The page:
Machine Translation vs Human Translation: Which is best?
There’s no doubt that machine translation has transformed the way in which individuals and businesses translate text from one language to the next.
We never have to have that awkward conversation with a waiter on holiday when we can’t read the menu thanks to machine translation services such as Google Lens.
Although, for all it’s benefits, machine translation is far from the finished article.
With human translation, we are able to identify and contextualise words and phrases that have multiple meanings, cultural and grammatical differences, as well as, spotting many other nuances that make machine translation less accurate.
With a number of global businesses cutting costs in the current climate, it should come as no surprise if your translation budget is one of the first resources to get the snip, opening the door for machine translation.
At the end of the day, the choice between machine and human translation comes down to how influential your translation projects are.
In this article, we’ll dissect both machine translation and human translation, as well, as revealing the most significant pros and cons of each translation process.
Machine translation is carried out by a machine like a computer, tablet or phone. They use Artificial Intelligence (AI) to continuously learn and apply learning to translation.
There are a few types of machine translation, including rule-based, adaptive, statistical, and neural. Neural Machine Translation (NMT) poses the biggest threat to human translation.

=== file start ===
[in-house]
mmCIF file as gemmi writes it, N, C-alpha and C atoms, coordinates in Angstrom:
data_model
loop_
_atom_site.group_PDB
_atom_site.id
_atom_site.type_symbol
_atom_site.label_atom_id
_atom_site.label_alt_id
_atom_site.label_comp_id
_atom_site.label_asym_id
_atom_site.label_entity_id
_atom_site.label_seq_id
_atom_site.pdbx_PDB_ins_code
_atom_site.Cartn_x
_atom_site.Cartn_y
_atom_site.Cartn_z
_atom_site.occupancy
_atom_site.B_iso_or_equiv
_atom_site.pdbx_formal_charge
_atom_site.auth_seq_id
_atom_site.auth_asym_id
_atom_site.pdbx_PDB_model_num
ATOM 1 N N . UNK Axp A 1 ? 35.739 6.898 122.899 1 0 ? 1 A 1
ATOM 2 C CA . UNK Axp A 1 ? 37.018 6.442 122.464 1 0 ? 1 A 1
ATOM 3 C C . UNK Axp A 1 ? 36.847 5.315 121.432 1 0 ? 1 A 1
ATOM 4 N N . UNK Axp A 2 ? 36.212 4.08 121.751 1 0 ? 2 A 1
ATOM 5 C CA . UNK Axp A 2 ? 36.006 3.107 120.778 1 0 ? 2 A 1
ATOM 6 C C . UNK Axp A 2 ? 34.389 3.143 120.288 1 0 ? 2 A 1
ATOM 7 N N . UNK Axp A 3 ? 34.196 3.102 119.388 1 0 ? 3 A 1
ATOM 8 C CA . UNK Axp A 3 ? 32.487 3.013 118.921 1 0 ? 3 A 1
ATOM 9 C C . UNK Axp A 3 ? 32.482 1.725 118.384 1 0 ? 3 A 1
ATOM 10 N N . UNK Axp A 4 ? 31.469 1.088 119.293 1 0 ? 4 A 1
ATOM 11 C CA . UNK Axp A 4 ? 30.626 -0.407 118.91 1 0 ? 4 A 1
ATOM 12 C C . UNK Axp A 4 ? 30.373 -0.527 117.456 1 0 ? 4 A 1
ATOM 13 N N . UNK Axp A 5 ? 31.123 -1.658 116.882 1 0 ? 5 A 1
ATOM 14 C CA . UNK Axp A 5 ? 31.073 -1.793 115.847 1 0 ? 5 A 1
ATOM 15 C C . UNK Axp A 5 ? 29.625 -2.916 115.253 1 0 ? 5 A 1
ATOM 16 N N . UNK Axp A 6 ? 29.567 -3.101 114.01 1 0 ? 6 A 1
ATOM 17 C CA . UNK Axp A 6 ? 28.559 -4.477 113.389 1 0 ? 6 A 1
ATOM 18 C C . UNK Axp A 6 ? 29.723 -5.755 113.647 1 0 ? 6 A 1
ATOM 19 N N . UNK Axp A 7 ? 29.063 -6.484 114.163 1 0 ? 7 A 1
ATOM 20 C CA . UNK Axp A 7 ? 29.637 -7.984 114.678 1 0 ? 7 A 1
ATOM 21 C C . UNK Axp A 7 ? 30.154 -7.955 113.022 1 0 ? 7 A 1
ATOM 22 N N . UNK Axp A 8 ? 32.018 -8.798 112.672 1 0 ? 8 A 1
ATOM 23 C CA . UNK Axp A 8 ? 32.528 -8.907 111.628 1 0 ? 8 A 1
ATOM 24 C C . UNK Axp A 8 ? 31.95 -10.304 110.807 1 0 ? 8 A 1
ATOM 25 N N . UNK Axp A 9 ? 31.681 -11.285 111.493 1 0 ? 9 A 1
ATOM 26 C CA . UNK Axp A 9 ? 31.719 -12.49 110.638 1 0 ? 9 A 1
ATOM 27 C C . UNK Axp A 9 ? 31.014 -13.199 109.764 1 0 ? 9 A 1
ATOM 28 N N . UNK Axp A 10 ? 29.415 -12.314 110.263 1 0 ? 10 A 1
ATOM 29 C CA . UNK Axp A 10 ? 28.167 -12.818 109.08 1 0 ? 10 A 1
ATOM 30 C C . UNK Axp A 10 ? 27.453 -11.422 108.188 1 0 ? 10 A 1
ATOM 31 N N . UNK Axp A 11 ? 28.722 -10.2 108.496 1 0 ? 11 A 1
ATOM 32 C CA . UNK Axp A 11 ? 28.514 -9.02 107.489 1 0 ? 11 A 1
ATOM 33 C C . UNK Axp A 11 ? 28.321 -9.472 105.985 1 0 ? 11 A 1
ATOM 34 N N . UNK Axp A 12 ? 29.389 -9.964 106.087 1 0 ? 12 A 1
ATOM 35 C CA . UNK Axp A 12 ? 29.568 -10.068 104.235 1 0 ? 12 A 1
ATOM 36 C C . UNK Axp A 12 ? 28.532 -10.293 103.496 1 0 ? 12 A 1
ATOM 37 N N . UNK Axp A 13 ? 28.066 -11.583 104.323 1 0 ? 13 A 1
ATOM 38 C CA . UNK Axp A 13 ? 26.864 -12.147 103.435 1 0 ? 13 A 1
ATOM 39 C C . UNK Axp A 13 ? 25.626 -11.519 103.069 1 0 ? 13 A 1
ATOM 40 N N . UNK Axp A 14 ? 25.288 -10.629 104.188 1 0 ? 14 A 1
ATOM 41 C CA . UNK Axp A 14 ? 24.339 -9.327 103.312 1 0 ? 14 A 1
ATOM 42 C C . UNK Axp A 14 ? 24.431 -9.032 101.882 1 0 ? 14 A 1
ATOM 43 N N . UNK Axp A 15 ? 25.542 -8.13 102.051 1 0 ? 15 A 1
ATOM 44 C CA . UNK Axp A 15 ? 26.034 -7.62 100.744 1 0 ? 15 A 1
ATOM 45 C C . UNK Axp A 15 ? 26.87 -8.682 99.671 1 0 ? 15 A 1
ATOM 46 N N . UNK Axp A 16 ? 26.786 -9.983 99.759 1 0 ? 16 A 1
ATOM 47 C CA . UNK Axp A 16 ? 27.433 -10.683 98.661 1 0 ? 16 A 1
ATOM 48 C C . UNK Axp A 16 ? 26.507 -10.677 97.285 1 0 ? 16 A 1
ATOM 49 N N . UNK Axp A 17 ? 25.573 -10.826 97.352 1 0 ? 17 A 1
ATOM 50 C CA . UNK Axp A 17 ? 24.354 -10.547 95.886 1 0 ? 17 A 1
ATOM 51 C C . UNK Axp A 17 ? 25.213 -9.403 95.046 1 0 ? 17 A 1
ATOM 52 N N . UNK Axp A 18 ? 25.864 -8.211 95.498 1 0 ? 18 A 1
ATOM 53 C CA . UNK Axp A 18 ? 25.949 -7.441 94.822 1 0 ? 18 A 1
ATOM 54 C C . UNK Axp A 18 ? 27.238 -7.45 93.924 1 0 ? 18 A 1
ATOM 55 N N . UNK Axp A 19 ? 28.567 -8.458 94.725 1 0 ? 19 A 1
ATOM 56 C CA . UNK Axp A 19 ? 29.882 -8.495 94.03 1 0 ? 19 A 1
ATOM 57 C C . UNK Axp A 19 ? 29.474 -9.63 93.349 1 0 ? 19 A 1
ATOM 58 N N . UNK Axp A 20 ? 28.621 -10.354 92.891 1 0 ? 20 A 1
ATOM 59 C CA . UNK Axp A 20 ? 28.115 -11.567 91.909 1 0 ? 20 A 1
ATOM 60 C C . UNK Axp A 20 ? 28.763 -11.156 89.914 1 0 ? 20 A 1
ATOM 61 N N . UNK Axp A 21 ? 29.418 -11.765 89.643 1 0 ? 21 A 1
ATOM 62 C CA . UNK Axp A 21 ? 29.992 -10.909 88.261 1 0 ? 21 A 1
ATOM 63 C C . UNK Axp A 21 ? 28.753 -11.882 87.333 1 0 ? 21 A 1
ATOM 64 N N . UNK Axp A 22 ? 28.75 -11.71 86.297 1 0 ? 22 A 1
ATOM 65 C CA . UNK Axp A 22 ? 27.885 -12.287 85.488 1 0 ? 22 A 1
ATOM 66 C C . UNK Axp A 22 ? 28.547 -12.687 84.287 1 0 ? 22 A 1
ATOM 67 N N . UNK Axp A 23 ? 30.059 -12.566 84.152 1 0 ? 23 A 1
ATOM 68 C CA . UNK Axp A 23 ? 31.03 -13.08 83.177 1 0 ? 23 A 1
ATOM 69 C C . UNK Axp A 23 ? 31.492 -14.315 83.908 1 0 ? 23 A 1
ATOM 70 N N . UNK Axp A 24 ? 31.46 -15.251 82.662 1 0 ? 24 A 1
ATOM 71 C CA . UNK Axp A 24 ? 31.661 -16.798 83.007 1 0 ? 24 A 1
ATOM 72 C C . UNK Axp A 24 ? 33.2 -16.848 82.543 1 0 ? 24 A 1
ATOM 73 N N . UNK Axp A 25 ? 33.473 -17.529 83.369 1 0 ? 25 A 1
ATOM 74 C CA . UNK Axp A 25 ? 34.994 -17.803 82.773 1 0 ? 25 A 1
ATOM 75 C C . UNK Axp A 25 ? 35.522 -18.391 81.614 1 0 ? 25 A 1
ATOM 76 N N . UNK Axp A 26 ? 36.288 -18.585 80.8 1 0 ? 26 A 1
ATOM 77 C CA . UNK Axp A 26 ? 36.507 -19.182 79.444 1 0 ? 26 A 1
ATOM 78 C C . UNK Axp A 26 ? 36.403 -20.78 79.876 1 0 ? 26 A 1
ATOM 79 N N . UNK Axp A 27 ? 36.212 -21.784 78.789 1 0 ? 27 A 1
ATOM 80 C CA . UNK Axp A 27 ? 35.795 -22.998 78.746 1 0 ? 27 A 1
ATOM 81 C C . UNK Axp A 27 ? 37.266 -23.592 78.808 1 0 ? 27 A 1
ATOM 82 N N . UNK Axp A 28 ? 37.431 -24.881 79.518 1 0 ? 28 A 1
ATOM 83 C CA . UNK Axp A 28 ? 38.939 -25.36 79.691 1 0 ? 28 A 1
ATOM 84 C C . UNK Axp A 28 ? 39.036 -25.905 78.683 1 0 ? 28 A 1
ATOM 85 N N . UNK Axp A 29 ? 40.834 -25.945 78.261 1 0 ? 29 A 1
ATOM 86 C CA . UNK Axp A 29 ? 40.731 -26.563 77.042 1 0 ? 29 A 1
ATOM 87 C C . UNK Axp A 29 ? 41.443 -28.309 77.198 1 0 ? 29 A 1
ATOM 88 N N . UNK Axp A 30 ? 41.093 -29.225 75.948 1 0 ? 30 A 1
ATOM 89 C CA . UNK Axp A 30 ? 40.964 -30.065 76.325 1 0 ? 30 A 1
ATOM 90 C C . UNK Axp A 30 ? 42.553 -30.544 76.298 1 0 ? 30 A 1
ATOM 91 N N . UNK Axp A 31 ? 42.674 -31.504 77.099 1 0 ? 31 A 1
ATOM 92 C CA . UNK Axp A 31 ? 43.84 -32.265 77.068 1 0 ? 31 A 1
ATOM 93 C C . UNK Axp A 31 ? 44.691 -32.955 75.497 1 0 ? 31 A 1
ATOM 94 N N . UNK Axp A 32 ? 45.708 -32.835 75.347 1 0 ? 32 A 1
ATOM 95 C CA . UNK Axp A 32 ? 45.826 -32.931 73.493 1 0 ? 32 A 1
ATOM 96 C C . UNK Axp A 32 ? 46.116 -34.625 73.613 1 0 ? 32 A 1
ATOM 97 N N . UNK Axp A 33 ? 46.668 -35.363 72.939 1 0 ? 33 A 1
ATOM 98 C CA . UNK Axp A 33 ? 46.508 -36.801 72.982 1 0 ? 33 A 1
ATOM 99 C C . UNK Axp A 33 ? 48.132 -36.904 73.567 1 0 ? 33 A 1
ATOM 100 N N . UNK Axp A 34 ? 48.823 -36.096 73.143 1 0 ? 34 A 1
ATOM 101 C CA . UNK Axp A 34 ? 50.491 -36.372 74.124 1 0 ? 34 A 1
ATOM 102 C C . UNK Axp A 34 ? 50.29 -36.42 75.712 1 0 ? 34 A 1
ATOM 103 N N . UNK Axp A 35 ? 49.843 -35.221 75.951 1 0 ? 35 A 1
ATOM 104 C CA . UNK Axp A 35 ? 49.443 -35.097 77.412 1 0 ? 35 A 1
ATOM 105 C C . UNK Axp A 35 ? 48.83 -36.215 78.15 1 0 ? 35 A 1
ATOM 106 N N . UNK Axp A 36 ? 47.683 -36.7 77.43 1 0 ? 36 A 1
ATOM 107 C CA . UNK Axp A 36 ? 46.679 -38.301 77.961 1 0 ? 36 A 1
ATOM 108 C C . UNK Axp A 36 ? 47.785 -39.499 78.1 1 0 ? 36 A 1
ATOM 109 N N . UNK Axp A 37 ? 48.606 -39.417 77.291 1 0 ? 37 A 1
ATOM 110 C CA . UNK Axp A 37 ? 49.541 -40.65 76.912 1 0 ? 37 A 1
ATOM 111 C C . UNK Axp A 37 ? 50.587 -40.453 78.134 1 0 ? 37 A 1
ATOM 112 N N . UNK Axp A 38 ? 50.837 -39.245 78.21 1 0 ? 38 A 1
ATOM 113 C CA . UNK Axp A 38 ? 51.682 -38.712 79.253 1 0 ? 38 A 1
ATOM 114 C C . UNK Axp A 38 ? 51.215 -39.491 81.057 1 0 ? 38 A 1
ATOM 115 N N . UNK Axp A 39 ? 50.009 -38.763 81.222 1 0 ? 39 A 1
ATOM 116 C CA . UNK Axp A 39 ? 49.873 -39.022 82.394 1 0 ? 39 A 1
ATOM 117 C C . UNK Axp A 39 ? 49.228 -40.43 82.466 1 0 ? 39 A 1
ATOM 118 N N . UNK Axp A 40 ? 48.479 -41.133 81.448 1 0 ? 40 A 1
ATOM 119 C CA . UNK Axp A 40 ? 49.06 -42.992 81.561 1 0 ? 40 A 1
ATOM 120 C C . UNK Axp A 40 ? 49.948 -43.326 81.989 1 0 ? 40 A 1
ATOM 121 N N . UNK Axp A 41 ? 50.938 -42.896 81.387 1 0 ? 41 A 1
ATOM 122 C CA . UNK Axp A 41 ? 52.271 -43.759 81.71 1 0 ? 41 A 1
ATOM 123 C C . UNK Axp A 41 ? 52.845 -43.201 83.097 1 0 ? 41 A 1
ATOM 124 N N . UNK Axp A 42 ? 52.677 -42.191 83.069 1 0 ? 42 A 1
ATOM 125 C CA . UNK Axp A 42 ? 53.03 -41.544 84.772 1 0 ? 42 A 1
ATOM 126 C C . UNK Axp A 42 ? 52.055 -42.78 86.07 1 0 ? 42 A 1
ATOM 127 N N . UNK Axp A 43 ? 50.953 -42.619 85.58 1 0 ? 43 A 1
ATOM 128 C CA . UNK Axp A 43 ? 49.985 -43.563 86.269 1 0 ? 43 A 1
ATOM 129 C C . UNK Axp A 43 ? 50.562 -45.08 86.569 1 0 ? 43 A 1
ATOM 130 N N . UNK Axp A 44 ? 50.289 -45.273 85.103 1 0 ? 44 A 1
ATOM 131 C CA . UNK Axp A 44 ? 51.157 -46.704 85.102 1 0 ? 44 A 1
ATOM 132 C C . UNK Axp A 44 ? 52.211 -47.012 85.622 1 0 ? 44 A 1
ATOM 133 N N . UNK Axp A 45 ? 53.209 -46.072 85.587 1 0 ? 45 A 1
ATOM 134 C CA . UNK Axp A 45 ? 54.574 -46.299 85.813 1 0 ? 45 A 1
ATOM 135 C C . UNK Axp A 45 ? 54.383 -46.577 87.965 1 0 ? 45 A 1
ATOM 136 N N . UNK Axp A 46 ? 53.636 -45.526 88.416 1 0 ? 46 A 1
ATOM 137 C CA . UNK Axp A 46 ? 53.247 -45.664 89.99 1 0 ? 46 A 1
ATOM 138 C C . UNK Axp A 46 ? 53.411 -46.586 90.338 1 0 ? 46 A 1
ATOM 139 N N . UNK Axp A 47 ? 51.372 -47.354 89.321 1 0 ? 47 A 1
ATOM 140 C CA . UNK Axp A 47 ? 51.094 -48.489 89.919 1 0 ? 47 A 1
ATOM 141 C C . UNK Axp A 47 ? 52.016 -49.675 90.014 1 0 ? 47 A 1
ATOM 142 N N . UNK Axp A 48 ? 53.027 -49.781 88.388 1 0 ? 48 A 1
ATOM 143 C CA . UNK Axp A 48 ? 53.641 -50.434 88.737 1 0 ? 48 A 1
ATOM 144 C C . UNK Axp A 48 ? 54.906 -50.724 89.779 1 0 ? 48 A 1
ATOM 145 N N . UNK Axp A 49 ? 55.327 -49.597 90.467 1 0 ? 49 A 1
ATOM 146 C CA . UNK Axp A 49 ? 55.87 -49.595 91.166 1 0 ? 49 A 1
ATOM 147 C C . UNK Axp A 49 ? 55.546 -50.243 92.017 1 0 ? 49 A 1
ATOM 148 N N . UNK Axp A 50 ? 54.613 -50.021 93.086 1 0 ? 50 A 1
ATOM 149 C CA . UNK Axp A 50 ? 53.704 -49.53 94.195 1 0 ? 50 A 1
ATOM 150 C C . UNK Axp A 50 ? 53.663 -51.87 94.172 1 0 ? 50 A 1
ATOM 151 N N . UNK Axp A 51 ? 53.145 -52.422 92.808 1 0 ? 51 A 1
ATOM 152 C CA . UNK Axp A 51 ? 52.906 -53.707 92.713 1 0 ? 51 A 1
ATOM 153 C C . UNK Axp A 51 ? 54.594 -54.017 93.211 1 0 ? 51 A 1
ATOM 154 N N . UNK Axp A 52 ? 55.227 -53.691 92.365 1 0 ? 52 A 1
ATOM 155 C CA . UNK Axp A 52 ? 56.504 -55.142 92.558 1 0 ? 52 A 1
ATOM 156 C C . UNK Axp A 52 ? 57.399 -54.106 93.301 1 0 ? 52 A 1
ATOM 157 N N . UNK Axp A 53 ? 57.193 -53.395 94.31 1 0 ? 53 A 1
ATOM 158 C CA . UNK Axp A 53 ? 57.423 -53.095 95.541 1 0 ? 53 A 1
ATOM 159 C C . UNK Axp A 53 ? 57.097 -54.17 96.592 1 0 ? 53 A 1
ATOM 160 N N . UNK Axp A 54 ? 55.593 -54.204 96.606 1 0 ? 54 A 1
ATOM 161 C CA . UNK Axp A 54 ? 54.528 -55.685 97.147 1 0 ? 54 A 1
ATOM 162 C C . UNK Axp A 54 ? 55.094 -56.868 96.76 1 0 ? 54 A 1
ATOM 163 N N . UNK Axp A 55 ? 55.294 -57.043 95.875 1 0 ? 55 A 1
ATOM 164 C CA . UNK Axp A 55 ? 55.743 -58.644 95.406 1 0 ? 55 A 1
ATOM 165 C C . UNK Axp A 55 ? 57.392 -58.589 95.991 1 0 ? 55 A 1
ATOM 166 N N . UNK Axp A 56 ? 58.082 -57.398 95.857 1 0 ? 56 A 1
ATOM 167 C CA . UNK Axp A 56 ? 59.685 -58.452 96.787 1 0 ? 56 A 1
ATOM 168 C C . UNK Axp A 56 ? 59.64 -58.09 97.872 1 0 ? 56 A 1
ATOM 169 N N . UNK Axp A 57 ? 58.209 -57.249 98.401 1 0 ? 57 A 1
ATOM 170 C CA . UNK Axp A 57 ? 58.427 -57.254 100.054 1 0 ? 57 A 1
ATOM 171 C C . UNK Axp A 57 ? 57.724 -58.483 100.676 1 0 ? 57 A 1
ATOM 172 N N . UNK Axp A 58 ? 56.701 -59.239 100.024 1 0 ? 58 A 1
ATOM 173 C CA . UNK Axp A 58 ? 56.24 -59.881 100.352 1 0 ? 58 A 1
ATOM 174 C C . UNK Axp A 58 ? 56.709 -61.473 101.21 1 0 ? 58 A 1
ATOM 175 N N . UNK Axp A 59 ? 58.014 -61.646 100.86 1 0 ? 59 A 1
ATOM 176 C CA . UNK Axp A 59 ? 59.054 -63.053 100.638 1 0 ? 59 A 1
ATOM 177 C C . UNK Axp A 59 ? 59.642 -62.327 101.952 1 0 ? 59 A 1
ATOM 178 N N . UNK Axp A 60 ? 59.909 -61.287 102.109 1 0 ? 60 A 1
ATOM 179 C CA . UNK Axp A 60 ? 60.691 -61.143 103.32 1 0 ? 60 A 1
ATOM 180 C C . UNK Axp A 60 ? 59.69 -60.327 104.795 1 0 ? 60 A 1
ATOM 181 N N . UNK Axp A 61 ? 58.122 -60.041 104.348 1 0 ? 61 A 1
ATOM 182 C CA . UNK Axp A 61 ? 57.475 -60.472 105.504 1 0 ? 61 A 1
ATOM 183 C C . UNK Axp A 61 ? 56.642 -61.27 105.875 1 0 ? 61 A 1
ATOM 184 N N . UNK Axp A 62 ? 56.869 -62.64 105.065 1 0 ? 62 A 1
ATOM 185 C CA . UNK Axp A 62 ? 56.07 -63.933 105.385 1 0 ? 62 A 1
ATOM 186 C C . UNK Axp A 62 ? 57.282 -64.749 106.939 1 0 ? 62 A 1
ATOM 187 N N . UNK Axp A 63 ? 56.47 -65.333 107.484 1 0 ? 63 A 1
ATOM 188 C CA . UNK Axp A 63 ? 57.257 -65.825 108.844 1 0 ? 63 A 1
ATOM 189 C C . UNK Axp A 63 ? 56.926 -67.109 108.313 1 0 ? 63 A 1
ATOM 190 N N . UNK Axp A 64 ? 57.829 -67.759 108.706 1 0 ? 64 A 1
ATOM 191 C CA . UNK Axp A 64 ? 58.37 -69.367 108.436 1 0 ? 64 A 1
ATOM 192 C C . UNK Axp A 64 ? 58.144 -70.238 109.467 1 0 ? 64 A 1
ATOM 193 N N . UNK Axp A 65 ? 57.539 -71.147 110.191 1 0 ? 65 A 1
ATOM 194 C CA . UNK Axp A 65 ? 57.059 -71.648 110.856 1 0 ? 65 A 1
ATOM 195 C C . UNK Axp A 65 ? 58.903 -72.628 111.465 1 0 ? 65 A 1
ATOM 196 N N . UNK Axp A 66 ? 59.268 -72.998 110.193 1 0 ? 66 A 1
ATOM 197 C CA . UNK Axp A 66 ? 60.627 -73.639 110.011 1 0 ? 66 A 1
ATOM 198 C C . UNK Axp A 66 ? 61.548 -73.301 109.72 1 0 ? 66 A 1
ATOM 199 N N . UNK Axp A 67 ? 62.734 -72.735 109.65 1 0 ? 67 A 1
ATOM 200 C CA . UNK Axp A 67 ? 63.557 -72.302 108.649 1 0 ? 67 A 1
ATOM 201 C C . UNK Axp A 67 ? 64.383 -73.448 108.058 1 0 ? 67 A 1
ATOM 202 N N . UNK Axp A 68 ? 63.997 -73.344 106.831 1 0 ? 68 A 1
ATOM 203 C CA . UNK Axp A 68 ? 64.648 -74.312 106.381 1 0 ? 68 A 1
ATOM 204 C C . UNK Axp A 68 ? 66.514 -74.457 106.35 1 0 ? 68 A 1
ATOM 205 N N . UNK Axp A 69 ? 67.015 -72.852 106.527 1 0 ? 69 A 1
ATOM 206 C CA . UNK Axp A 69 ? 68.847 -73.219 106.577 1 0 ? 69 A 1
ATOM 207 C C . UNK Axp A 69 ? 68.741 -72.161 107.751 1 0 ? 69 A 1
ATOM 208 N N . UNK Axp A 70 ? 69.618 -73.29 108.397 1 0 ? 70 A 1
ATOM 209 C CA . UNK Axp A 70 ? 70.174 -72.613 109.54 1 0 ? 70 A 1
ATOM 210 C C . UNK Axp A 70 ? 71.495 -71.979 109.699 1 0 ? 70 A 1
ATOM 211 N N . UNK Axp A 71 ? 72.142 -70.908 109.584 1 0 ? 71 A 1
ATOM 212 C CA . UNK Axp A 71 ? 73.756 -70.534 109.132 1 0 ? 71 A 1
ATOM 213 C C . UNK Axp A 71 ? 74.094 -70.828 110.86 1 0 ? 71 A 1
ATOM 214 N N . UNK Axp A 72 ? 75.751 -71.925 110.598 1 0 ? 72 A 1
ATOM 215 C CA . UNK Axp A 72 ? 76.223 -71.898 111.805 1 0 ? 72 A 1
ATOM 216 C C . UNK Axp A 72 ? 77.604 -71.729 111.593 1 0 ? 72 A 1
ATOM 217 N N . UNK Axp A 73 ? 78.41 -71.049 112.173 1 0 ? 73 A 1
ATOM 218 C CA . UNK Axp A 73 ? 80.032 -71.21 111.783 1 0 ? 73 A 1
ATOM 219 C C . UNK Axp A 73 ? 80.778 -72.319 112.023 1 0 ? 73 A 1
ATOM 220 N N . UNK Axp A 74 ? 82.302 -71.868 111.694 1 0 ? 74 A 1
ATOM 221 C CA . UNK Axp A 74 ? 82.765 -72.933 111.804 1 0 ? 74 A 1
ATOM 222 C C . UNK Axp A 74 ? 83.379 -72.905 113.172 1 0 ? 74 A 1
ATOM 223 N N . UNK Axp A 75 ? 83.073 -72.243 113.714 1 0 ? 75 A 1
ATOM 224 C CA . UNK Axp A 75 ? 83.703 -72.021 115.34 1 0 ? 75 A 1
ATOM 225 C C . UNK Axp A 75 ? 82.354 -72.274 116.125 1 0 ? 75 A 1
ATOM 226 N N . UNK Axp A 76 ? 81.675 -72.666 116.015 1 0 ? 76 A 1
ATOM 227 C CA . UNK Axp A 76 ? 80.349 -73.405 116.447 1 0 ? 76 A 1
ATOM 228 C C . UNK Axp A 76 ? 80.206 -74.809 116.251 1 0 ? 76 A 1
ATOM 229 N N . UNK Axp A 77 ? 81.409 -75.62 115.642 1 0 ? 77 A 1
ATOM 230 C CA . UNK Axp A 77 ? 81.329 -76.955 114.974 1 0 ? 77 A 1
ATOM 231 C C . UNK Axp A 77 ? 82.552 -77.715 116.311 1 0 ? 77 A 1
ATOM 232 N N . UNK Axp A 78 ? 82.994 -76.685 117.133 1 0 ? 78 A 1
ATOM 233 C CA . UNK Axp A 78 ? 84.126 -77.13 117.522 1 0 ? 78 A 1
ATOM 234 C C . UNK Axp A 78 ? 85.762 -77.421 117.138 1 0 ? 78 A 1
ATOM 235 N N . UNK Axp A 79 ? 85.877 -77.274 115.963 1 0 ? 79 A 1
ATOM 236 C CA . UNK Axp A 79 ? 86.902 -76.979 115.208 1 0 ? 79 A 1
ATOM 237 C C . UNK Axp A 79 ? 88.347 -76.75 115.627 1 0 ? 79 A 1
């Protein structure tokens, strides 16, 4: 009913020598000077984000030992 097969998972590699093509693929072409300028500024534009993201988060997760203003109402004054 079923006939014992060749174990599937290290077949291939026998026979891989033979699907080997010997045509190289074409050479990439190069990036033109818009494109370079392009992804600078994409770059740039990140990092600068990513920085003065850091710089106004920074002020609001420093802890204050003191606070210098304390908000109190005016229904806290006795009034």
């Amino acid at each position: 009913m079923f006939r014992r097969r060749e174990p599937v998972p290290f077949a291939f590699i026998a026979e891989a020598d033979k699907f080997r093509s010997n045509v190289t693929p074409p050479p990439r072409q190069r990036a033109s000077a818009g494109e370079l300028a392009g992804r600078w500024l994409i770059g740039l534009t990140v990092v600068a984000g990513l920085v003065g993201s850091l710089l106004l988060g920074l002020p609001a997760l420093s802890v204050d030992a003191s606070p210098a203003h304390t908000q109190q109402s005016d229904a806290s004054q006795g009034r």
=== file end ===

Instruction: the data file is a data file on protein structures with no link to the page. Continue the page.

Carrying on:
There are many free machine translation engines around like Google Translate, Microsoft Translator, DeepL Translator and Yandex Translate. You input the text, select your source language and target language, and it produces its translation.
Machine translators do not properly contextualise the content they’re fed. They use an automatic translation structure to break down text for direct translation and then compile it together again.
Benefits of Machine Translation
Machine translation is favoured by those looking for a rapid response. Here are the main pros:
Machine translation is attractive for time-sensitive but low-stake tasks. It outputs translations almost instantaneously. NMT has evolved to better understand how humans communicate with one another, so there’s an increasing likelihood that correct translations will be made.
Many translation tools are completely free or are very cheap, so it’s useful for simple tasks that would be too pricey and unnecessary to outsource to a professional translator.
Drawbacks of Machine Translation
For all the ever-improving and innovative translation software, machine translation is by no means a carbon copy of human translation. Here are the most significant drawbacks:
Machine translators provide barely more than basic word-to-word translation which has a direct effect on the accuracy and grammatical structure of certain languages and their nuances. This gives a disjointed, unnatural flow to the content so they are not true, accurate translations.
Not Appropriate for High-Priority Content
When translating legal documents or composing international marketing materials (either in print or for SEO purposes), then machine translation should be avoided. You need something error-free that paints your business in the best light and keeps you on the right side of the law.
Difficult to Localise for Different Languages
What is localisation? Put simply, localisation is the process of adapting content to target a specific market or locale.